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Several years ago I was requested by a union official to research
the issue of whether a musician who regularly practices and rehearses in his
Manhattan co-op may be evicted because he is allegedly disturbing his neighbors
and creating a nuisance.
Most courts considering this issue have found that daily practice
of musical instruments is permissible despite neighbors’ complaints of noise
One court found that an hour of drum playing daily is O.K. Douglas
Elliman & Co. v. Karlsen, 59 Misc.2d 243, 298 N.Y.S.2d 594 (Civ.Ct.N.Y.Co.
Another court found that six hours of guitar playing per day is
permissible. Florence Realty Corp. v. Shakespeare, N.Y.L.J., 8/12/77, p.
In another case, the efforts of a co-op board to restrict the
playing of musical instruments to one and a half hours per day per person, and
prohibiting any playing after 8 p.m., were unsuccessful. The court found that
such a restriction was arbitrary and unreasonable. Justice Court Mutual
Housing Cooperative, Inc. v. Sandow, 50 Misc.2d 541.270 N.Y.S.2d 829 (Sup.Ct.Qns.Co.
It is clear that if a similar restriction were placed upon a
professional musician in a general residential lease, it would be similarly
deemed unreasonable by a court.
More recently, disturbed neighbors have attempted to prosecute
noise offenders in the criminal forum, also without success.
In one case, neighbors in a residential area brought a case for
criminal harassment against a defendant because of his daily drum playing. The
court stated that the "development and practice of one’s musical talents
is just as much a pursuit of a legitimate business or livelihood as the
operation of a factory or auto repair shop which also necessarily involves the
emanation of sounds or noises." People v. Cifarelli, 115 Misc.2d 587,
588, 454 N.Y.S.2d 525 (Crim.Ct. Queens Co. 1982).
This same court held that the proof was insufficient to prove the
criminal charge, and that defendant’s conduct was not a subject for criminal
prosecution, citing People v. Markovitz, 102 Misc.2d 575, 423 N.Y.S.2d 996 (Crim.Ct.N.Y.Co.
The court also observed that the defendant’s conduct was also
insufficient to support even a claim for private nuisance since "musical
instrument practice" is one of the "certain inconveniences which
people living in populous areas must tolerate."
In another decision, which pre-dated the others that I had
originally reviewed, the court held that a piano student’s daily practice did
not create a nuisance. First, the student was actually a concert pianist who had
developed an international reputation. Furthermore, the residential lease
contained a provision that permitted piano playing during reasonable hours. Twin
Elm Management Corp. v. Banks, 181 Misc. 96 (Municipal Court of the City of New
York, 1943). The plaintiff had not proven a violation of that clause.
In light of these decisions, I believe it would be difficult at
best for the owner or management of a residential building to successfully evict
a professional musician on the ground that his or her regular practice of a
musical instrument created a "nuisance." However, it is always best to
have a provision in your residential lease permitting you to practice. With an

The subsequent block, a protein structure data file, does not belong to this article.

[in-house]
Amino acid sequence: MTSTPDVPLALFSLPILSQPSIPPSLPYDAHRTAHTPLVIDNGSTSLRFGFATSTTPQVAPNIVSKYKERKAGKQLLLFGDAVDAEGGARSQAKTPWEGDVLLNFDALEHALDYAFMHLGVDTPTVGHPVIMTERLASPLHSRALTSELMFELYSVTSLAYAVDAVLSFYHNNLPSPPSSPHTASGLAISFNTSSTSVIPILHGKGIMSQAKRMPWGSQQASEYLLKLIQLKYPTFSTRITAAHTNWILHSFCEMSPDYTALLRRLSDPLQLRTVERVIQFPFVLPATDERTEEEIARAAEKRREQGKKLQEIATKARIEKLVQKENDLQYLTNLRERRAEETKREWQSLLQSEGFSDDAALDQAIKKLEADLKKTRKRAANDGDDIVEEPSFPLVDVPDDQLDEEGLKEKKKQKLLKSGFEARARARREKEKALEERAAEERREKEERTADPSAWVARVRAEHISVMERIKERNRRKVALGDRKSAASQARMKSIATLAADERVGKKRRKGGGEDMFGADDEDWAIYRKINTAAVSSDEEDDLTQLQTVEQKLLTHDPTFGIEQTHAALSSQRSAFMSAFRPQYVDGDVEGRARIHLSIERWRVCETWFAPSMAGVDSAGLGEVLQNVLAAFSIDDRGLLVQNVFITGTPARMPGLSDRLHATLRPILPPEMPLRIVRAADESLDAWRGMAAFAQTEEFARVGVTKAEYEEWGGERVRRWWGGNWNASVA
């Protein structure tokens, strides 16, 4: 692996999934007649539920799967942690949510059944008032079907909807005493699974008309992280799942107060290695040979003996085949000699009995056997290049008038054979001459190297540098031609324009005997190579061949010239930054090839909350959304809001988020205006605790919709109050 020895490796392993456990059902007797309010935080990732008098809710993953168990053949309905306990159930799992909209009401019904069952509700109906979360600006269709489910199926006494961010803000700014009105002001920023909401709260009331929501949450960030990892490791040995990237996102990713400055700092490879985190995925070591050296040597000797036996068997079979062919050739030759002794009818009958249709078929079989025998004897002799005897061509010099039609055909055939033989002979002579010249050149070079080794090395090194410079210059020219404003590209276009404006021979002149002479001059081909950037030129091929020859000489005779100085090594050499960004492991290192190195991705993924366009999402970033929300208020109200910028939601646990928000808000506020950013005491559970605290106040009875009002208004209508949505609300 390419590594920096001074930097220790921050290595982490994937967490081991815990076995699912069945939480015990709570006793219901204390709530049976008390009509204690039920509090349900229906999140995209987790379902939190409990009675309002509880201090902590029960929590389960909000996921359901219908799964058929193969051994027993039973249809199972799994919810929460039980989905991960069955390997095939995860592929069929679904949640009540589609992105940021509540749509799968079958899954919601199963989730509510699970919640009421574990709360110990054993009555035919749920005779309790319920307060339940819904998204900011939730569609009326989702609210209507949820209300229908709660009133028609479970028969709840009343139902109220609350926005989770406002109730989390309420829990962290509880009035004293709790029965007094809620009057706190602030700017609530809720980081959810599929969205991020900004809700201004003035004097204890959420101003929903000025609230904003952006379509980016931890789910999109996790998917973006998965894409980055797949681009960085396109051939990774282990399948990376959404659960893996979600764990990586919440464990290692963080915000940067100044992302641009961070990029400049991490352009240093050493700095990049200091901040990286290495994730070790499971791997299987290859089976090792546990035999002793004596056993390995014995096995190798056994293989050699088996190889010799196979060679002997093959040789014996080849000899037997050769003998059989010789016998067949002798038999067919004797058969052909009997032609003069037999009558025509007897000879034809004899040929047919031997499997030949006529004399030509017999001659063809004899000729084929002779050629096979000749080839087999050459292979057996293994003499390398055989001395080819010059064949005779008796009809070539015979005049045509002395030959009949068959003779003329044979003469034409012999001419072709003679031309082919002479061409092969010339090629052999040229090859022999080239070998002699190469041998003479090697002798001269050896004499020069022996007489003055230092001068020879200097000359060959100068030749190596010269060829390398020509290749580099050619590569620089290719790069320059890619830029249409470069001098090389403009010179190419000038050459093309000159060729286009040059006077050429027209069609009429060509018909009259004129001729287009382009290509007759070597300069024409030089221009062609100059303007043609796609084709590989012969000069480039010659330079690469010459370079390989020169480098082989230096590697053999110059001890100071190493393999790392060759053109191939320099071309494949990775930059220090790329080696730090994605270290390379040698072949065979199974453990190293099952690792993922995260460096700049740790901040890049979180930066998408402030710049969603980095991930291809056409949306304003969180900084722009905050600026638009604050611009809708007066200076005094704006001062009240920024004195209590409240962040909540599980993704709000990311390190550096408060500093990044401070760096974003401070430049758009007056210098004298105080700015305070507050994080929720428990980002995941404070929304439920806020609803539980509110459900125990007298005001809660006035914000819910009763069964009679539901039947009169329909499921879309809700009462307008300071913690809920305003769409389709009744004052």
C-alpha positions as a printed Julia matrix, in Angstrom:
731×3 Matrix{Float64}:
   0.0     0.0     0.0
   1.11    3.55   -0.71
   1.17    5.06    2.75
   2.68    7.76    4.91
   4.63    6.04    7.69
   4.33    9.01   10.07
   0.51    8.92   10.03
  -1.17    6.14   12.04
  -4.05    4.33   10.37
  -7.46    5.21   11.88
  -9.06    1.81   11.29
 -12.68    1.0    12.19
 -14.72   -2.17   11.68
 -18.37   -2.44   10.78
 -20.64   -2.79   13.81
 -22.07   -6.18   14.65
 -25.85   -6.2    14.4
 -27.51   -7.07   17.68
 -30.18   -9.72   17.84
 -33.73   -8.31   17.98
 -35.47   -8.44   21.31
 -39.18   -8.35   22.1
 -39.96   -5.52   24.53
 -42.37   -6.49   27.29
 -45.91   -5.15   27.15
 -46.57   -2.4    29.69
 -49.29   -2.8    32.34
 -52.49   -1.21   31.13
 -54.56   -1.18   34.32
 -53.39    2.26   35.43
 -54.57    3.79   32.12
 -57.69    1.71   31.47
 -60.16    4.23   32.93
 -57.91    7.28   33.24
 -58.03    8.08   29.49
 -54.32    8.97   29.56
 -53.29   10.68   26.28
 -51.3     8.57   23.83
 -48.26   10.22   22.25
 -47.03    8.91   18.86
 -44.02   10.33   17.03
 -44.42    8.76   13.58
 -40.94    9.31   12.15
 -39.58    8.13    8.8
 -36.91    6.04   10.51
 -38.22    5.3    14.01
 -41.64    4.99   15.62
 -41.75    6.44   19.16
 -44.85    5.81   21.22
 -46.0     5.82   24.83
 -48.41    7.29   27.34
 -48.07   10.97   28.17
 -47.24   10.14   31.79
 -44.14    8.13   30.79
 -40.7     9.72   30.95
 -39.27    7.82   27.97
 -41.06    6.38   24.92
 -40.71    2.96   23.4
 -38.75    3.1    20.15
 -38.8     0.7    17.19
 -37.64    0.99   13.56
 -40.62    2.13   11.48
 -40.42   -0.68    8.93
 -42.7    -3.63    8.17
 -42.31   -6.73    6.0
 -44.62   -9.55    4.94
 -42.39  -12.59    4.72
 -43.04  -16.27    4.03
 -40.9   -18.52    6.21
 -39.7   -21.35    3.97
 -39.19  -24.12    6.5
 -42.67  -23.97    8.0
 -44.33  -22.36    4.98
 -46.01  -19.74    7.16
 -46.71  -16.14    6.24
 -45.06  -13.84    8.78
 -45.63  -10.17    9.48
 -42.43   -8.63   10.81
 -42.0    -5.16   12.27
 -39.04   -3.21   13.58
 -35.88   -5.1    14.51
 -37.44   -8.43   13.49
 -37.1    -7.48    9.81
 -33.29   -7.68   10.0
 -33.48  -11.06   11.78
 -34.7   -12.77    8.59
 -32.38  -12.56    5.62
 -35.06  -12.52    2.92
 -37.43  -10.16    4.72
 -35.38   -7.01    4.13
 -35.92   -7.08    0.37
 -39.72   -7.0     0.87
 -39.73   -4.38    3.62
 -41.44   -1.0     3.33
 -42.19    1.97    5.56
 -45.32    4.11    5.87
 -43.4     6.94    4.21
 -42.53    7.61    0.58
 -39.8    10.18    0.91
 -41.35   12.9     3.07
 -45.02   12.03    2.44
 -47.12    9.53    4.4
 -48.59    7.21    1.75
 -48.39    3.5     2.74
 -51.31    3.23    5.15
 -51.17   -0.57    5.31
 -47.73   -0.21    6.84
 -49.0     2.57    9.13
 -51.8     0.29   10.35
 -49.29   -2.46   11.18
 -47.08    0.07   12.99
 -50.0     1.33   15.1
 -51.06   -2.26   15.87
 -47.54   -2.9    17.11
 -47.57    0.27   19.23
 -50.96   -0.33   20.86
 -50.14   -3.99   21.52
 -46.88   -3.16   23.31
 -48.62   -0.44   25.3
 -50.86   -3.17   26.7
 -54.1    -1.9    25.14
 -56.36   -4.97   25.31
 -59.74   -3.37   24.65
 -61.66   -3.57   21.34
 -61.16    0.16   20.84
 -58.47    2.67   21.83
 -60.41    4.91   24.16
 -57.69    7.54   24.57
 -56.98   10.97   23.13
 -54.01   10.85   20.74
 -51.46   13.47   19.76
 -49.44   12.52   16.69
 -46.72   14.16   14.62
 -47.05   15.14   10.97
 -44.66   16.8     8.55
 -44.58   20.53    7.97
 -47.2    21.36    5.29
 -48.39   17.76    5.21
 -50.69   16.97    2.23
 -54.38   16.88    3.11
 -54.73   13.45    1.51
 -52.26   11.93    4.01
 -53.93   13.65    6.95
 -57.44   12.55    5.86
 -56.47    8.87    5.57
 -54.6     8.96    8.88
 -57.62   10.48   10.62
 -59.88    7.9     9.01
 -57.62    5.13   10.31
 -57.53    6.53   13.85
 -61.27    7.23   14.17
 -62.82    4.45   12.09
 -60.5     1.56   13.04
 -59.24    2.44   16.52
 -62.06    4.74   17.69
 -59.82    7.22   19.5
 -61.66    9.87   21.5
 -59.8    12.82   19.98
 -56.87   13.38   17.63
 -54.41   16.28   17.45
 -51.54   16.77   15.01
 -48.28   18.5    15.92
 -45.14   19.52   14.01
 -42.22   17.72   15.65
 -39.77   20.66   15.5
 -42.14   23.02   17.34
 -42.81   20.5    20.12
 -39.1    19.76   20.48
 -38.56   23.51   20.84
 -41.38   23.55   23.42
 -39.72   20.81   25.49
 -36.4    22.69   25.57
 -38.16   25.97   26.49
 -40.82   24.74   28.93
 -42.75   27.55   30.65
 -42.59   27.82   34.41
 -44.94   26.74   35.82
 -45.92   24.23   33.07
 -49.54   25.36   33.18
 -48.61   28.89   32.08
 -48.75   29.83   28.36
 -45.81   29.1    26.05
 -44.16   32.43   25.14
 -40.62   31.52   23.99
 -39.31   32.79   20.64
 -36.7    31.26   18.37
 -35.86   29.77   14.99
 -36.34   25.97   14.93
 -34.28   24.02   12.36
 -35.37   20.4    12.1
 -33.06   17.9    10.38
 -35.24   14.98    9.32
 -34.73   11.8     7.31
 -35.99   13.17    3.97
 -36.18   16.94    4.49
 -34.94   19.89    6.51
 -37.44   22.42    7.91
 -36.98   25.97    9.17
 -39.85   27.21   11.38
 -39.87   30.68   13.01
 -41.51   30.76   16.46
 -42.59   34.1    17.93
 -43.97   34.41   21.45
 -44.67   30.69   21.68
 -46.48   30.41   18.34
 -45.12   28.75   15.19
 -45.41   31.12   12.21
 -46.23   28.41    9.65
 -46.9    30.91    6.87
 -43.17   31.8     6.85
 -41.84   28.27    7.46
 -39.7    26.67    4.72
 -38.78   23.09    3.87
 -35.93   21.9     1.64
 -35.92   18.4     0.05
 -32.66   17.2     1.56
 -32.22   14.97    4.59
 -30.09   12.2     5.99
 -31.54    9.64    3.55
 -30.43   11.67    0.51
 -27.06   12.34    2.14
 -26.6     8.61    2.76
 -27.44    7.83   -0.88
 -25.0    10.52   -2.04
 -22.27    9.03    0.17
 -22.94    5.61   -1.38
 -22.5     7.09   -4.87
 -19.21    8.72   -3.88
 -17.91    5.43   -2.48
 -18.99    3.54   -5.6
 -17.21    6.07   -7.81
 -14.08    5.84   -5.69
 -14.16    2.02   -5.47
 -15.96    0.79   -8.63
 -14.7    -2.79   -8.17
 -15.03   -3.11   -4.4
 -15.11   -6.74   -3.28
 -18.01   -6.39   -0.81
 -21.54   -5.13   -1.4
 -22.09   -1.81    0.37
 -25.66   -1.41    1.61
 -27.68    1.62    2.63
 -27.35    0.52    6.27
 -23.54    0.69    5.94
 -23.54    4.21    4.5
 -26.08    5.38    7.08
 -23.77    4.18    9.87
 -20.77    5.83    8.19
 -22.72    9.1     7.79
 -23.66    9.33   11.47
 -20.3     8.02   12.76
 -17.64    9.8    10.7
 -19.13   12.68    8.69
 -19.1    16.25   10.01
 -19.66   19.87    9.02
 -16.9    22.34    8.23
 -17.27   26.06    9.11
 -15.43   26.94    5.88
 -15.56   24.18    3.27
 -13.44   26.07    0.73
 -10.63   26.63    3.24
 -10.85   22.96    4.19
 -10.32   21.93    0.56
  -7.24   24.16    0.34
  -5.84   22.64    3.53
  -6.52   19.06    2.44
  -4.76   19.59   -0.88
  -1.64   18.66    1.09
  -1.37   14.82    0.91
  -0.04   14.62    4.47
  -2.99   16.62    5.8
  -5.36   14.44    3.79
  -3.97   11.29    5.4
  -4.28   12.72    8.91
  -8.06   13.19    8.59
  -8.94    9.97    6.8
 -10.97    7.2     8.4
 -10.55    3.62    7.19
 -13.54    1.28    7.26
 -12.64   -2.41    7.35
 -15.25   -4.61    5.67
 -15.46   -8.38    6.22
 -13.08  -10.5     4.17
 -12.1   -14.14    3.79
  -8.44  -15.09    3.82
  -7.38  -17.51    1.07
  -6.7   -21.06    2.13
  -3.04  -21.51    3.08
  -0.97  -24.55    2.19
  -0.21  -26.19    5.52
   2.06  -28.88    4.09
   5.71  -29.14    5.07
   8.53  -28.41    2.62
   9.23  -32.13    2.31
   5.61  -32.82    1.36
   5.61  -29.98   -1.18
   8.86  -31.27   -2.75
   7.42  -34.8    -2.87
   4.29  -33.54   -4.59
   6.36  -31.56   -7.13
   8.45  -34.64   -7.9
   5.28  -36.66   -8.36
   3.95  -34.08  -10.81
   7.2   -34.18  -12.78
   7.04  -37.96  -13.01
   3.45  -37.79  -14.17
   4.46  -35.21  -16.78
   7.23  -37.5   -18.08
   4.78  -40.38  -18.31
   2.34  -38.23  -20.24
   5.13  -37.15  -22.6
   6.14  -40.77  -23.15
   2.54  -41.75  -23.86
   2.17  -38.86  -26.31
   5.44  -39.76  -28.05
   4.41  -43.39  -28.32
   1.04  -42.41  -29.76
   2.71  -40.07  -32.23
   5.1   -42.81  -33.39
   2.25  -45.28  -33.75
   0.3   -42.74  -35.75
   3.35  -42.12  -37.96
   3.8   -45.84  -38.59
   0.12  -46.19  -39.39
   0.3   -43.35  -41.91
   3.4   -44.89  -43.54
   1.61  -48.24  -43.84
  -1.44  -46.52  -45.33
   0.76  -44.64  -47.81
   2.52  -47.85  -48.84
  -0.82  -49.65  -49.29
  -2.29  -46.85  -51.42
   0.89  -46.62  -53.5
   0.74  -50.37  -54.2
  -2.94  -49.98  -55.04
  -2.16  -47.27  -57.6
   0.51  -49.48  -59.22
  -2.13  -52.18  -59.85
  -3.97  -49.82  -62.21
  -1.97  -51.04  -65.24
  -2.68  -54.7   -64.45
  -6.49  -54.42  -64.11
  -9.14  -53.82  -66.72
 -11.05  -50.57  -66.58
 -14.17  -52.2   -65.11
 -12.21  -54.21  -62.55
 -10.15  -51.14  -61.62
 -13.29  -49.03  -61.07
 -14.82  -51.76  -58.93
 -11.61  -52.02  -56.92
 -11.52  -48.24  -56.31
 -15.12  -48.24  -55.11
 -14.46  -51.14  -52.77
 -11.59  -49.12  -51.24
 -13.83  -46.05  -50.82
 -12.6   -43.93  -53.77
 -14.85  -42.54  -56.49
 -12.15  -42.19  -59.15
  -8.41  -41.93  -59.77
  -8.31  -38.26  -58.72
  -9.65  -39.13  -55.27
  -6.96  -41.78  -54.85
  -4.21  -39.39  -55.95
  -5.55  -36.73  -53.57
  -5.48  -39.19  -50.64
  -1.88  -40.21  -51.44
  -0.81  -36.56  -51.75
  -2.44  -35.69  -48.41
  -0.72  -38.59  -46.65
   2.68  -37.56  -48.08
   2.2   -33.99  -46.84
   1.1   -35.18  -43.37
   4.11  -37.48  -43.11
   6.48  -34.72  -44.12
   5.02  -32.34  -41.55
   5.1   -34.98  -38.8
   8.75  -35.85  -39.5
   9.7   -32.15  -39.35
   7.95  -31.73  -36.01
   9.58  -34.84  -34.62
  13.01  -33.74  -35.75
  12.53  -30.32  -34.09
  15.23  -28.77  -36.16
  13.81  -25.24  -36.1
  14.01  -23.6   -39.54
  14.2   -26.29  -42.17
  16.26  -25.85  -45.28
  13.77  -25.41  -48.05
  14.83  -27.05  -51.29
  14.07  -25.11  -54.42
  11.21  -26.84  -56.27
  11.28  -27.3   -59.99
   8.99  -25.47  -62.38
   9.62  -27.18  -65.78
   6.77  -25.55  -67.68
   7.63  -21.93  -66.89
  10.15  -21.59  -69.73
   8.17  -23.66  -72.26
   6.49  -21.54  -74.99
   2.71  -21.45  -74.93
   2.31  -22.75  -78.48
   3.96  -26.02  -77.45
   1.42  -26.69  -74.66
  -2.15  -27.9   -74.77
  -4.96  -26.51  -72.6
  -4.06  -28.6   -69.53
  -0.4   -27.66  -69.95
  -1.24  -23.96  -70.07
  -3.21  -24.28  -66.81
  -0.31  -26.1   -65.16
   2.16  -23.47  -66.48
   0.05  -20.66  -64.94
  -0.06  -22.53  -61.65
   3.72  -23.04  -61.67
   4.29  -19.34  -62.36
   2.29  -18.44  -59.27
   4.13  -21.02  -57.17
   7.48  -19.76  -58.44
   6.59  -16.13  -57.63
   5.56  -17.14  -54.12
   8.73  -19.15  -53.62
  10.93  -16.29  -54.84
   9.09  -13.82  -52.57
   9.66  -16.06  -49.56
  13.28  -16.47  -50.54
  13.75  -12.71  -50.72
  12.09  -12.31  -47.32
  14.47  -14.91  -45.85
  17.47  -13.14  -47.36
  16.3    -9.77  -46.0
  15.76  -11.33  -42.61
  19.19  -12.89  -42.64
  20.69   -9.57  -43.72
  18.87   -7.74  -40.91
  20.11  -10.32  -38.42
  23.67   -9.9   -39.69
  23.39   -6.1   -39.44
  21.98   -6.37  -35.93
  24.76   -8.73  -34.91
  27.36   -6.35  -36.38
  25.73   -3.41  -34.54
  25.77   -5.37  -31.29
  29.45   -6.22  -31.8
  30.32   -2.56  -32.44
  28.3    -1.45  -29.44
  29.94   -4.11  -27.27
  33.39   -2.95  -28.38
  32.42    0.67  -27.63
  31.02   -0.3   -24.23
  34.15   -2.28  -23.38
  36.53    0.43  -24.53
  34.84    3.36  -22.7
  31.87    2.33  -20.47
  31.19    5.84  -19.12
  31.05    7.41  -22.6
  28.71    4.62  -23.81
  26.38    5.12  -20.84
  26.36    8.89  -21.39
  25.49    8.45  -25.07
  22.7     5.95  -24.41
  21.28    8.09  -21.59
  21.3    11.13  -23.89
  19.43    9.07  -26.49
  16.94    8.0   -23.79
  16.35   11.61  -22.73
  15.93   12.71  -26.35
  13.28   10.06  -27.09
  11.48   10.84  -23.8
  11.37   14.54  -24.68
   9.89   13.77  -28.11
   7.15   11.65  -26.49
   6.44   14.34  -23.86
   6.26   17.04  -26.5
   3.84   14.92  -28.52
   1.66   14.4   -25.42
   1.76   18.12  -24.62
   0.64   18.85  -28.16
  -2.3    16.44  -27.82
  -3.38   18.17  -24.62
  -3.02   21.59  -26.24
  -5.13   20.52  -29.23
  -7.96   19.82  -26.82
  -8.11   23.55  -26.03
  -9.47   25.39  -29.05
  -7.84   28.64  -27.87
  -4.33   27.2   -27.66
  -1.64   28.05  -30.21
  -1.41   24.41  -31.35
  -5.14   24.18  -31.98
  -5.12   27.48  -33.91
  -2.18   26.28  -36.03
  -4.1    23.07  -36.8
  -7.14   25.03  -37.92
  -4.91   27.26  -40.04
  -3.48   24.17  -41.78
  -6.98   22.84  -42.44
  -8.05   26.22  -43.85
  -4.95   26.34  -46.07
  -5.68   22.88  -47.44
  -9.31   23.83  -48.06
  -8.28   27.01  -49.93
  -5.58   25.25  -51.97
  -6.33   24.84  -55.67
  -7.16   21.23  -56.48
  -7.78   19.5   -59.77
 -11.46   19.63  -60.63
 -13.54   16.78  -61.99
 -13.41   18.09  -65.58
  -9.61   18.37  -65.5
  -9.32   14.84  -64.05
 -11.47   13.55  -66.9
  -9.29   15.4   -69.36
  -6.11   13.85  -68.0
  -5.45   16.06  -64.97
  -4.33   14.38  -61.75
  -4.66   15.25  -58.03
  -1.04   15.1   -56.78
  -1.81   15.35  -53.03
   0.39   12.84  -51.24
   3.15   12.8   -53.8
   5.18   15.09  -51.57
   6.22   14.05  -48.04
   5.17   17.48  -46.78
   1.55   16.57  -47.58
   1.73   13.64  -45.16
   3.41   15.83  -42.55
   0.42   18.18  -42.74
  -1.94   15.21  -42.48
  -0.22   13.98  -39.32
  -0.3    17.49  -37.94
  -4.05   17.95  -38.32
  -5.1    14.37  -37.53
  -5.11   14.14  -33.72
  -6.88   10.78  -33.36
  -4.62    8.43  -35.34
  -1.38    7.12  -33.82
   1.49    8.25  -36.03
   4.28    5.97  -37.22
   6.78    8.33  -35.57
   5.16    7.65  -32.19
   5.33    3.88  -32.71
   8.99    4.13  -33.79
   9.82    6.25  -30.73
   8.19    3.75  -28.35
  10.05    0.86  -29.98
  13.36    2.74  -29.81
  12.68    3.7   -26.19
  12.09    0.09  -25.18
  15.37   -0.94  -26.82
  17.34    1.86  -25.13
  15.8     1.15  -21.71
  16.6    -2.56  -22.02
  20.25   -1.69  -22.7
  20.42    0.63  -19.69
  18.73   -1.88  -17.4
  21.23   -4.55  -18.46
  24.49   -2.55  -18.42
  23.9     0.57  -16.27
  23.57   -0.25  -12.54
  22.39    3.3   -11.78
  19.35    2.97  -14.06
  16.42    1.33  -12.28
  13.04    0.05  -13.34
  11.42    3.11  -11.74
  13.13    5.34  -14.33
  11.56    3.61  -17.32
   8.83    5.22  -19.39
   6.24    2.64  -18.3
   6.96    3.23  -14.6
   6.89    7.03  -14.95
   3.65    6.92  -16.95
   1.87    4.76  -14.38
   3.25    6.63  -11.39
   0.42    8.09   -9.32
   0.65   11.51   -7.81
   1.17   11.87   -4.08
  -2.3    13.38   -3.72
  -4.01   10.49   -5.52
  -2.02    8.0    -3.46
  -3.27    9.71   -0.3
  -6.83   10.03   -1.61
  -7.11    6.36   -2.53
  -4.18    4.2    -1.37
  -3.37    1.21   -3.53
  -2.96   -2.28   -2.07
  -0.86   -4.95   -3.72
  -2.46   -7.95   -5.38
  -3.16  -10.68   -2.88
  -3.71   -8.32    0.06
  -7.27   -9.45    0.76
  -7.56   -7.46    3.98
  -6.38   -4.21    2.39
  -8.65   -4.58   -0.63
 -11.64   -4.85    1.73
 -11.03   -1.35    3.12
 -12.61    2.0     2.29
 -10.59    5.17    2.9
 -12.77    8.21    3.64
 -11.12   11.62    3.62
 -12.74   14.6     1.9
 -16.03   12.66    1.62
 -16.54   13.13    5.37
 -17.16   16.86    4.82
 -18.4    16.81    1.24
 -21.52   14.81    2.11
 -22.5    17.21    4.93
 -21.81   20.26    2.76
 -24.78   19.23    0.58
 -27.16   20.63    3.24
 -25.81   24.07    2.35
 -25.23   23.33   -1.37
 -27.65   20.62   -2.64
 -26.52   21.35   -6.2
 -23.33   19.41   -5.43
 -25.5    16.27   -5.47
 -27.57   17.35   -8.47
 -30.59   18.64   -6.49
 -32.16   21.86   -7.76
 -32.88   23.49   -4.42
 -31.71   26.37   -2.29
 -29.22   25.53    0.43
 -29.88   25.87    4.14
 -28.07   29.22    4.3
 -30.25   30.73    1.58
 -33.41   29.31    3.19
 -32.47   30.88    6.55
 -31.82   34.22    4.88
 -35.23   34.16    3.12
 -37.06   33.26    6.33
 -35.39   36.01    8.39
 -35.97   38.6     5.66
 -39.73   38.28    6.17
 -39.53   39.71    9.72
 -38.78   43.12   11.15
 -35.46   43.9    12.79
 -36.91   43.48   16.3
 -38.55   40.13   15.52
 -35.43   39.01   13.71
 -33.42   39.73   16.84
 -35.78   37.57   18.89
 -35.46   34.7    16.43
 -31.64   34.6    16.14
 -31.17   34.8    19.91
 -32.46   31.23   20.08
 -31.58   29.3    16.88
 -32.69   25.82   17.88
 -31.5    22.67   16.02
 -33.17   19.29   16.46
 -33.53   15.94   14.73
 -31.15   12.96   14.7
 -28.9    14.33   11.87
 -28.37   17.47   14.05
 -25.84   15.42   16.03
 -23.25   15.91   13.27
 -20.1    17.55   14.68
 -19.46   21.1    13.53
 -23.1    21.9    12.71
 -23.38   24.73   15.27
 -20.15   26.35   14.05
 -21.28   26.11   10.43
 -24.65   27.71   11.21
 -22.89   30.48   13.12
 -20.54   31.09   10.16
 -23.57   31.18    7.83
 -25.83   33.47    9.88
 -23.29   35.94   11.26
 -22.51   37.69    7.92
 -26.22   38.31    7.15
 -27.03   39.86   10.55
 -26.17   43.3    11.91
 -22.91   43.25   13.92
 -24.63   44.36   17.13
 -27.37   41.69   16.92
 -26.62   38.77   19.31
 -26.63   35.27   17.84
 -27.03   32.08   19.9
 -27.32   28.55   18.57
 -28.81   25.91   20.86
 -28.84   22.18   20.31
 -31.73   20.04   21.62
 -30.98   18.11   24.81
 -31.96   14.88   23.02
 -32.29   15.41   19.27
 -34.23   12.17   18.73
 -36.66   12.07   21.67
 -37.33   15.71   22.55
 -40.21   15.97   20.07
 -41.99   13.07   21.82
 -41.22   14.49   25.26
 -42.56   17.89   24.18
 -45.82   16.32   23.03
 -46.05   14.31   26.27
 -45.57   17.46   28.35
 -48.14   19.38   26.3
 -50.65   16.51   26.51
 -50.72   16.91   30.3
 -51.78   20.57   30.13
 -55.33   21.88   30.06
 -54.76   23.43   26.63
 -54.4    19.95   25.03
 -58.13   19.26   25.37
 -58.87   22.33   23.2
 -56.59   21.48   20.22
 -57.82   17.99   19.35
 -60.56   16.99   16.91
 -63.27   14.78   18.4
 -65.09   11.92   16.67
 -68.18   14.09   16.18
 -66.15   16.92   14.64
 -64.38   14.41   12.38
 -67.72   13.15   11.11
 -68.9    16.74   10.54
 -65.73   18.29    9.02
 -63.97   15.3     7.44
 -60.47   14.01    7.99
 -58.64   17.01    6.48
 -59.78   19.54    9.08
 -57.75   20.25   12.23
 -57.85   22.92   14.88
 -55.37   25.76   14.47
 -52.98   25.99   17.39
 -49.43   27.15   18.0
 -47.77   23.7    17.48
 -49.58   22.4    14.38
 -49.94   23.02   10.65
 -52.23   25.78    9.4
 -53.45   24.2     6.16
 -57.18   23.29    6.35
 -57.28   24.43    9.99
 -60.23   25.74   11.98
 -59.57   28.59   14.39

explicit statement in your lease permitting apartment practice, you may be able
to avoid expensive and time consuming court proceedings.
You should also be aware that one court decision I found held that
a civil nuisance suit for money damages caused by the unfettered rehearsing of a
rock band in a residential neighborhood was warranted where the decibel level of
the music was well above the noise code formula established in the New York City
Administrative Code, sections 24-201. The noise level caused by that rock band
was consistently over 60 to 100 decibels. Siglianese v. Vallone, 637 N.Y.S.2d
284 (Civil Ct. 1995).
Also, you should know that the same latitude that the court
accorded to professional musicians practicing within their apartments is not
given in respect to commercial uses of the premises. For example, a musician who
leased out his apartment as a recording studio was found to have violated city
zoning regulations prohibiting such activity in residential premises. The
landlord in that case was permitted to evict the tenant, even though his lease
contained a covenant that permitted the tenant to use his apartment as a
recording studio. Ansonia v. Bozza, 180 Misc. 2d 702, Supreme Court,
Appellate Term, N.Y. 1st Dept..(1999). An almost identical decision was
issued four years later in Mason v. The Department of Buildings of the City
of New York, 307 A.D. 2d 94 (1st Dept. 2003).
Further, particular care must be exercised when entering into a
commercial lease. For example, I recently consulted with a music school that had
entered into a commercial lease that contained provisions prohibiting excessive
noise. The school primarily focused on training percussionists and not
surprisingly was determined by the New York State Supreme Court to have violated
the lease. What was particularly disconcerting was that the landlord was aware
of the use the school intended for the premises, yet did nothing to forewarn the
leasee ahead of time.
It should be noted that unlike residential leases, there is no duty for a
landlord to find a replacement tenant if the occupant is evicted. In other
words, eviction does not excuse the tenant from paying rent. Thus, before
signing a commercial lease, the lease should be thoroughly examined and reviewed
by an attorney to make sure the intended use of the premises does not violate
its terms. As an object lesson, take heed from the music school that had
consulted with me. The last time I heard from them, they were considering moving
music instruction out of the building they had leased just for that very